During this time Cooley took on a new challenge when he was tapped to become one of the first divorce custody mediators in the state, assigned to Cabell, Wayne and Putnam counties. He was one of approximately 20 people throughout the state who first took training, and were eventually certified by the West Virginia Supreme Court, to become mediators. “Prior to the change in divorce-custody laws in West Virginia, typically when couples divorced and there were custodial disputes, such cases were litigated at the court level. New legislation at that time made it possible to mediate rather than to litigate, following the West Virginia Supreme Court’s study on the effectiveness of mediation vs. litigation”, he explains.
He returned to Marshall once again in 2003 when he accepted the position as Director of the Center for African American Students’ Programs, and his counseling background has been a real asset in this job, he says. “Our goal quite simply is to help as many students as possible to be successful and we are deeply and sincerely committed to doing that. We attempt to establish as many personalized relations with students as we possibly can. Some seek us out, some we seek out, after learning about challenges or barriers that they may have [that might] interfere with their academic success. However, students soon realize that we will do all that is necessary to enhance their success. If students are having problems—and there are many, many types of problems—and if we can’t adequately resolve their issue here, we will refer them to the proper university or community resource where they can get the attention they require. While my counseling background is invaluable, if an individual is in need of prolonged counseling I refer them to our professional counseling center on campus."
The center’s quarters may be small but that only adds to the sense of casualness and informality, Cooley says. The center, also employing an administrative assistant and three graduate students, is a beehive of activity but It’s a comfortable and welcoming place with an average of 25 to 30 students dropping by daily. Some come to discuss an issue or circumstance, but fully half come by just to hang out, chat and socialize, he says. There are amenities to help with their classes—the center has some computers and students have the use of a fax machine and telephones. “Students see it as a resource center, and a way to get caught up with one another. It’s a place where they’re accepted and can say whatever’s on their mind. Our goal is to give students ample attention to support them through graduation and prepare them for successful lives. Many go on to graduate school and we follow their progress there as well.”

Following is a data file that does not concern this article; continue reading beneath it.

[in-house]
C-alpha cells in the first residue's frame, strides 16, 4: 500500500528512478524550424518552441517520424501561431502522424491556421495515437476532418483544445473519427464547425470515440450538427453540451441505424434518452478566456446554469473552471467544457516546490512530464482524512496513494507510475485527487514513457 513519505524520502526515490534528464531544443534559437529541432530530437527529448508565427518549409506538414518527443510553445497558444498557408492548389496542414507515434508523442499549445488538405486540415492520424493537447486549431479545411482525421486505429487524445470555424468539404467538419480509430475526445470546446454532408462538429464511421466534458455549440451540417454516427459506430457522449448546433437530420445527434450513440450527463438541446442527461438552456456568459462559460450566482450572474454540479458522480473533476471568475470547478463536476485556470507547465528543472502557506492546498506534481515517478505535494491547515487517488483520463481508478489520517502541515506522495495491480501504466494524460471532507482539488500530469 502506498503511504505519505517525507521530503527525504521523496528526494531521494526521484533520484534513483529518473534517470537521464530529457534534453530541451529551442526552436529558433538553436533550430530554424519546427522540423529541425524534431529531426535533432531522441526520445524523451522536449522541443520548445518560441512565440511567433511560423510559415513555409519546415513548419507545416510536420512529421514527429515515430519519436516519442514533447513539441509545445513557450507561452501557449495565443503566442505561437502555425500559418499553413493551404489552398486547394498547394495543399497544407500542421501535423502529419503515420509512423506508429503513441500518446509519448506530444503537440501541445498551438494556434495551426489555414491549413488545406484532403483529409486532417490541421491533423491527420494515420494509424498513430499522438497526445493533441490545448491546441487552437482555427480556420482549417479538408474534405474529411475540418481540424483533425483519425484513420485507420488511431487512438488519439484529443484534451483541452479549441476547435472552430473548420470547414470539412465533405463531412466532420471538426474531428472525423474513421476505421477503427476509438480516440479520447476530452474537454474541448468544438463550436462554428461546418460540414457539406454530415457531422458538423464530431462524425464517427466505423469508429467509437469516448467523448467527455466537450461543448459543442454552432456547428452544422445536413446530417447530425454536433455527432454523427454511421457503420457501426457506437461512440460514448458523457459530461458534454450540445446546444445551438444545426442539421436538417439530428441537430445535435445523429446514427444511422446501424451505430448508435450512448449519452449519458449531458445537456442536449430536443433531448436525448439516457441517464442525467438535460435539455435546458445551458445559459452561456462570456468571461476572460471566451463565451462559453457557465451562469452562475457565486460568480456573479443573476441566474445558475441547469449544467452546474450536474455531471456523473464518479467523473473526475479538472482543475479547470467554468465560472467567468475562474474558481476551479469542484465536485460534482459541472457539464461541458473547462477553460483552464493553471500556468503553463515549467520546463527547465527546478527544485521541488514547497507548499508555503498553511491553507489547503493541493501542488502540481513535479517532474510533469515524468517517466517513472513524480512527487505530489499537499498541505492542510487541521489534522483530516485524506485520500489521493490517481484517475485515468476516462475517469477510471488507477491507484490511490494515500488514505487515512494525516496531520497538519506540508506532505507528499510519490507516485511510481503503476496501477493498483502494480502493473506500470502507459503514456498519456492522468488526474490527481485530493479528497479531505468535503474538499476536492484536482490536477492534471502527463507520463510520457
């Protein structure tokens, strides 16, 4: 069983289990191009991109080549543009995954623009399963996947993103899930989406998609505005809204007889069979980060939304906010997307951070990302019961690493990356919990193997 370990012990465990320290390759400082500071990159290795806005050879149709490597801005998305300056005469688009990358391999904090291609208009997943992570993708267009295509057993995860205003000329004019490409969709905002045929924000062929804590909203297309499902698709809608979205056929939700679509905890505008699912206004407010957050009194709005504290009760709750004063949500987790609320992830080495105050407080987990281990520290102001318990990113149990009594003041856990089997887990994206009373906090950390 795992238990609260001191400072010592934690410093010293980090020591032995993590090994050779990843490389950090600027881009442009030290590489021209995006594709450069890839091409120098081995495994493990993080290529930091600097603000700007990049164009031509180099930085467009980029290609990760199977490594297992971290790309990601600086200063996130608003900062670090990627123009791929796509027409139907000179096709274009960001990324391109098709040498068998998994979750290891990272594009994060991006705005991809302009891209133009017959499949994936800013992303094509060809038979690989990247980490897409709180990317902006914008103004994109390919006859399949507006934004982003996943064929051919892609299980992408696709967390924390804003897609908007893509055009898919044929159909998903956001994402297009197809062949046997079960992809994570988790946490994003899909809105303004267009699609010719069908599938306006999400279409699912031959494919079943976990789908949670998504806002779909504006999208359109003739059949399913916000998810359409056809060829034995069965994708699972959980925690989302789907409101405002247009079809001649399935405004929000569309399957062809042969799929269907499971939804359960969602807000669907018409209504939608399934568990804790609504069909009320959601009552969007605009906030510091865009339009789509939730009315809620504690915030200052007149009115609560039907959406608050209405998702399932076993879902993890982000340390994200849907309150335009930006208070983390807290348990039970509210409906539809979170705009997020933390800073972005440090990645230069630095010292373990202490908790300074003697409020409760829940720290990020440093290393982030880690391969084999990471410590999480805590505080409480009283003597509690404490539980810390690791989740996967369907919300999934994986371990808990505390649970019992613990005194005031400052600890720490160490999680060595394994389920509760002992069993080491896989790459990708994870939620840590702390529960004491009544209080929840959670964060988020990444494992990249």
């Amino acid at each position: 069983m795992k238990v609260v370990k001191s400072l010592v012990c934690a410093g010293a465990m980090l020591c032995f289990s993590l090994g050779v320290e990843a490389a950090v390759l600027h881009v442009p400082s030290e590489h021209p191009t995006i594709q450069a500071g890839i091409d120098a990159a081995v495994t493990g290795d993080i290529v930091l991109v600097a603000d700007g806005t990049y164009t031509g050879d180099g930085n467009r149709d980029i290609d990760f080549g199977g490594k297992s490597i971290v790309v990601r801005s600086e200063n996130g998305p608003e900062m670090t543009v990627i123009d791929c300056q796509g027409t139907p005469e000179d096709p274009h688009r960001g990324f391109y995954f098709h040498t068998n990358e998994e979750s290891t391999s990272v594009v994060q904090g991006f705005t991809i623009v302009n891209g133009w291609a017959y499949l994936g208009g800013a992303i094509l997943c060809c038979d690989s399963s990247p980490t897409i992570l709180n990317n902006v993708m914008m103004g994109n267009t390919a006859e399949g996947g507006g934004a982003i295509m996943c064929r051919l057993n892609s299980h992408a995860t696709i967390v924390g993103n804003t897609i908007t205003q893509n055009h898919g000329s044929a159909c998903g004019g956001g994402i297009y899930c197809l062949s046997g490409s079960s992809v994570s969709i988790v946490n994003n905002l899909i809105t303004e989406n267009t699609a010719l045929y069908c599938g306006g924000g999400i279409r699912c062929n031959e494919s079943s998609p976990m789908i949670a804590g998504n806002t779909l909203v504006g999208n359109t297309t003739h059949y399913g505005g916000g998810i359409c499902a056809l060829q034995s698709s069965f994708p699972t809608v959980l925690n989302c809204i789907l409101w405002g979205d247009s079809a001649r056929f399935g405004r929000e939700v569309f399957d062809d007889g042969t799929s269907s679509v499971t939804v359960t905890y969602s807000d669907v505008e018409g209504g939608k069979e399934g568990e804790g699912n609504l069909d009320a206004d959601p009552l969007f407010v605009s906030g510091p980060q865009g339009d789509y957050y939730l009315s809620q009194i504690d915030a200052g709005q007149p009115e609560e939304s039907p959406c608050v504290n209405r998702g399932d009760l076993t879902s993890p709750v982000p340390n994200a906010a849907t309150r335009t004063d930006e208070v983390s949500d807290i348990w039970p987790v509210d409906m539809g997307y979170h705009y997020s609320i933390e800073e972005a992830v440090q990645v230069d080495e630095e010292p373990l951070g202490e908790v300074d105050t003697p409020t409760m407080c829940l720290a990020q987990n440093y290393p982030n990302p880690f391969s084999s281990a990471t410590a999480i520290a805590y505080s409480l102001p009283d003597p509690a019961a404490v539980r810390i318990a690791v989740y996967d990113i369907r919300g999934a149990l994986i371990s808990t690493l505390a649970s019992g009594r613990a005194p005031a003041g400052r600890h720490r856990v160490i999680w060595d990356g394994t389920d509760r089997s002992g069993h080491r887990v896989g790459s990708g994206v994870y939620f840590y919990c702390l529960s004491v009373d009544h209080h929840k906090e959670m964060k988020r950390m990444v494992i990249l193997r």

And it is to honor graduates that the annual Donning of the Kente ceremony, a program that is close to Cooley’s heart, takes place. Held shortly before the May Commencement, the ceremony in which African American students are donned with a kente cloth has deep meaning and is continuing to grow in numbers each year, he says. “The Donning of the Kente is a wonderful old ceremonial experience with its roots in Africa. It has grown to an average of 90 to 100 graduating student participants and is well attended by all deans, university president, academic affairs and other representatives from both the academic and administrative communities. It’s a mark of achievement and an opportunity for the graduates to see that they’re recognized and appreciated by the university community, while connecting with the richness of their African heritage.”
Cooley is justly proud of the Society of Black Scholars, for which he serves as founder and director, as well. The requirements for membership are rigorous—students must maintain a minimum cumulative 3.0 grade point average, volunteer for community service work each year and attend a number of art, cultural and growth-oriented events that are designed especially for them. “They’re a super group, and a good share of the highest performing African American students at Marshall. Most go on to graduate schools. For instance, from the last graduation class, three were admitted to medical schools, two went to law schools and several were admitted to other types of professional schools.”